What like wis ilkaday Scots in Douglas's time? The unbekent contemporaneous poem (circa 1500) The Wife o Auchtermuchty on the theme o role-reversal lats us see:

Then to the kirn he did stour,
An jumlit at it while he swat;
When he had jumlit a full lang hour,
The sorrow crap of butter he gat.
Albeit nae butter he could get,
Yet he wis cummerit with the kirn,
And syne he het the milk ower het,
And sorrow a spark of it wald yirn.

Efter readin this, ony modren native spaeker'll see richt awa what's wrang wi Douglas's Scots. The differ atween the Scots in the Wife an the Scots mony a modren Scots spaeker wad uize is sax an six, but Douglas's is different aathegither. The langage o Douglas is in fact a coortly invention. Tho Douglas pit aboot the idea that the war something wrang wi Scots, it's juist his ain Scots the'r something wrang wi. The idea o the hale pit-on, tho, is ti gar the langage soond grand, and this haes gart some modren Scots enthusiasts girn for the auld lang syne whan they imagine that Scots wis spak the wey Douglas wrate it. They gae aa greetie ower what a lot o the langage haes been lost, an aa feardie that "Auld Scots" haes dee'd oot.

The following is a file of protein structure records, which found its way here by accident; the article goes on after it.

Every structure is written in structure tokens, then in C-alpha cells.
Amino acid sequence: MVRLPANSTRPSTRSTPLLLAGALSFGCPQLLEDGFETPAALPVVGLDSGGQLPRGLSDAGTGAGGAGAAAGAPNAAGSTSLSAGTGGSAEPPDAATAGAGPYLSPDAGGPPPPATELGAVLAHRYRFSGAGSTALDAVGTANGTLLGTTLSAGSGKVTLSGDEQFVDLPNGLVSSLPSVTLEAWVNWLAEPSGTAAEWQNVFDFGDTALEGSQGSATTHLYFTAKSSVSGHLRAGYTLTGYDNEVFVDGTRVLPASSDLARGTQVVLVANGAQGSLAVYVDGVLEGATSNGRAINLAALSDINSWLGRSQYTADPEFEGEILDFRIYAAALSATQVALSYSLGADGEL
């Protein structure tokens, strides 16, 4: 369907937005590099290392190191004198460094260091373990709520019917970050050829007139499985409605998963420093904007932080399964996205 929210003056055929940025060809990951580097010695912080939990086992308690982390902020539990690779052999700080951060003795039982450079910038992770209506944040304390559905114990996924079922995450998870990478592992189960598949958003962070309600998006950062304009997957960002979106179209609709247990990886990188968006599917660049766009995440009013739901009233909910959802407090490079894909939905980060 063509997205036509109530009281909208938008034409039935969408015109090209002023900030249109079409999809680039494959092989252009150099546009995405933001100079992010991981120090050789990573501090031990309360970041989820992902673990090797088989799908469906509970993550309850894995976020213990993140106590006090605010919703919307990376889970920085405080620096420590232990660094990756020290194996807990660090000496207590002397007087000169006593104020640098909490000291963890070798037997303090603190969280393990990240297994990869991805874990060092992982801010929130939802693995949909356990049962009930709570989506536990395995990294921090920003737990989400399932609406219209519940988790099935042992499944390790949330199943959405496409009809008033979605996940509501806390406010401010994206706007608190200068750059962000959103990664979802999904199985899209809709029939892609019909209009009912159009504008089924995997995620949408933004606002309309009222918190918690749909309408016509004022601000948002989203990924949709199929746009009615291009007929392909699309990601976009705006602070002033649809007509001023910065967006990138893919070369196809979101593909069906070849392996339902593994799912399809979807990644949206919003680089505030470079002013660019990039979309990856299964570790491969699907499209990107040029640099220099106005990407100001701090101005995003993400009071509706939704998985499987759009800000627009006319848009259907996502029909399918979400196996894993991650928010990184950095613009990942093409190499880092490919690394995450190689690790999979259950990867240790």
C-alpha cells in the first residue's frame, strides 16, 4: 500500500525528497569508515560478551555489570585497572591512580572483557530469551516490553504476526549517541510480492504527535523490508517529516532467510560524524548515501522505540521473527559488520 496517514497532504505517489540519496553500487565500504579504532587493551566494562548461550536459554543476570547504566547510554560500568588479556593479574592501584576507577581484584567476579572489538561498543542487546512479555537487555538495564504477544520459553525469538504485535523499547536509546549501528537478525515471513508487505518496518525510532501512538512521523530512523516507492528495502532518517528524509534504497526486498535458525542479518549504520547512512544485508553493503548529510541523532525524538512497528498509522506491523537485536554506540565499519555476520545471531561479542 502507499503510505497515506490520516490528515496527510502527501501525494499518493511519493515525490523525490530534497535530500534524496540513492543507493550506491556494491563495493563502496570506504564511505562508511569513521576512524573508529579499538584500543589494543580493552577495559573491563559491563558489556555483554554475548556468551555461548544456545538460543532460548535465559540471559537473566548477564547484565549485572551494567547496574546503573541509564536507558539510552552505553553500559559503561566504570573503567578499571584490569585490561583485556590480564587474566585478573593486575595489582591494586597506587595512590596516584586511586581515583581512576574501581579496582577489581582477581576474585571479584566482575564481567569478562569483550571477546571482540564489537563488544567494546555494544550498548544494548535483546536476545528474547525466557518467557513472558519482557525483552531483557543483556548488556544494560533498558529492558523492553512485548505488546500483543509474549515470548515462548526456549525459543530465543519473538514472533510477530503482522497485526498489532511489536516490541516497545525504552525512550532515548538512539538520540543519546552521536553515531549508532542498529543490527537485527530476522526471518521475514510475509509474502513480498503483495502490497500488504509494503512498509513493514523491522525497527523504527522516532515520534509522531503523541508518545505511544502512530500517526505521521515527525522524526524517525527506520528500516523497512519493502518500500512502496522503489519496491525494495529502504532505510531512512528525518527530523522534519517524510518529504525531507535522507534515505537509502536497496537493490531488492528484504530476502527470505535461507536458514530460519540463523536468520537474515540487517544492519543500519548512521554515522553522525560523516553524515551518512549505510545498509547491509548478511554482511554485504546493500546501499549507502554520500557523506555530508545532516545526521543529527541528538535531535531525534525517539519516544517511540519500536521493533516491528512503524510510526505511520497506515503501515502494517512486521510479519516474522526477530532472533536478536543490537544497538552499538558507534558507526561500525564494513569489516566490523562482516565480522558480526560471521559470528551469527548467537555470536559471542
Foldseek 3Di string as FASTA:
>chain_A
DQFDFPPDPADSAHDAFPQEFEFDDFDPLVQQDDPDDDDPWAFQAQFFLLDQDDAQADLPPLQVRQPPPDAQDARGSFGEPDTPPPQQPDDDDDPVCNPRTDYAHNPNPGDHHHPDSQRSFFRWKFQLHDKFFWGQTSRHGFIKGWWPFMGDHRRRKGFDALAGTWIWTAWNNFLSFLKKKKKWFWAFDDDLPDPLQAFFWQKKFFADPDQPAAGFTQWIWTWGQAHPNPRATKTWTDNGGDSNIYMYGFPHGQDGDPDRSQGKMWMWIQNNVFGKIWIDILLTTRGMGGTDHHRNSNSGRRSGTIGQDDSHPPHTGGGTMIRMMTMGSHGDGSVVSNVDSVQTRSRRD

Leukin ower The Wife o Auchtermuchty, tho, the big surprise is what like the Scots thare is bi modren Scots. Faur fae deein oot, it haurly seems ti a chynged ava: the uise o "stour" ti mean "run fast", the lossin o "b"'s efter "m"'s, perfit modern eediom like "The sorry a spark o't...". Aa o thir's still says bi modren Scots spaekers.